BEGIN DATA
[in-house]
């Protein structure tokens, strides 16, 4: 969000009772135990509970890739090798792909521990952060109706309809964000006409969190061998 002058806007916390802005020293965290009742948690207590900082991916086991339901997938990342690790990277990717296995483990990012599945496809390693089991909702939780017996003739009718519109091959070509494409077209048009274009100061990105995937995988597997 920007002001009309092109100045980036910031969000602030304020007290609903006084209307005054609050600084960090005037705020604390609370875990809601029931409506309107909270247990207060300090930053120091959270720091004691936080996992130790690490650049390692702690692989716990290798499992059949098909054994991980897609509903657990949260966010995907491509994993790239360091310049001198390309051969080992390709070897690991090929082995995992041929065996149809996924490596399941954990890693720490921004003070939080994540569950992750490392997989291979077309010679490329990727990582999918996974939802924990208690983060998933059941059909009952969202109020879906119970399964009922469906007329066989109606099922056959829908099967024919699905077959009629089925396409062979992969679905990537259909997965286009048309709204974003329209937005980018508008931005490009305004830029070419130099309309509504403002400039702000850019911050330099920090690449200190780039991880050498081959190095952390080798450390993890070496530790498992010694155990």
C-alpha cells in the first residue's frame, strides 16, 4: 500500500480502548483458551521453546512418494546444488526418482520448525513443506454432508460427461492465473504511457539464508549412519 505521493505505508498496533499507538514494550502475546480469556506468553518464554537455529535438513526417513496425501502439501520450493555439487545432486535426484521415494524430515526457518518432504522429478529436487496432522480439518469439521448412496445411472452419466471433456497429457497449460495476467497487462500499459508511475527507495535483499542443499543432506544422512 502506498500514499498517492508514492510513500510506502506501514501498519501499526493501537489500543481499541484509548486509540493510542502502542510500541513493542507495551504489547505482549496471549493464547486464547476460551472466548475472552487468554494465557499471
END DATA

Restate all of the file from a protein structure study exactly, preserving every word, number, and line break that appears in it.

[in-house]
């Protein structure tokens, strides 16, 4: 969000009772135990509970890739090798792909521990952060109706309809964000006409969190061998 002058806007916390802005020293965290009742948690207590900082991916086991339901997938990342690790990277990717296995483990990012599945496809390693089991909702939780017996003739009718519109091959070509494409077209048009274009100061990105995937995988597997 920007002001009309092109100045980036910031969000602030304020007290609903006084209307005054609050600084960090005037705020604390609370875990809601029931409506309107909270247990207060300090930053120091959270720091004691936080996992130790690490650049390692702690692989716990290798499992059949098909054994991980897609509903657990949260966010995907491509994993790239360091310049001198390309051969080992390709070897690991090929082995995992041929065996149809996924490596399941954990890693720490921004003070939080994540569950992750490392997989291979077309010679490329990727990582999918996974939802924990208690983060998933059941059909009952969202109020879906119970399964009922469906007329066989109606099922056959829908099967024919699905077959009629089925396409062979992969679905990537259909997965286009048309709204974003329209937005980018508008931005490009305004830029070419130099309309509504403002400039702000850019911050330099920090690449200190780039991880050498081959190095952390080798450390993890070496530790498992010694155990």
C-alpha cells in the first residue's frame, strides 16, 4: 500500500480502548483458551521453546512418494546444488526418482520448525513443506454432508460427461492465473504511457539464508549412519 505521493505505508498496533499507538514494550502475546480469556506468553518464554537455529535438513526417513496425501502439501520450493555439487545432486535426484521415494524430515526457518518432504522429478529436487496432522480439518469439521448412496445411472452419466471433456497429457497449460495476467497487462500499459508511475527507495535483499542443499543432506544422512 502506498500514499498517492508514492510513500510506502506501514501498519501499526493501537489500543481499541484509548486509540493510542502502542510500541513493542507495551504489547505482549496471549493464547486464547476460551472466548475472552487468554494465557499471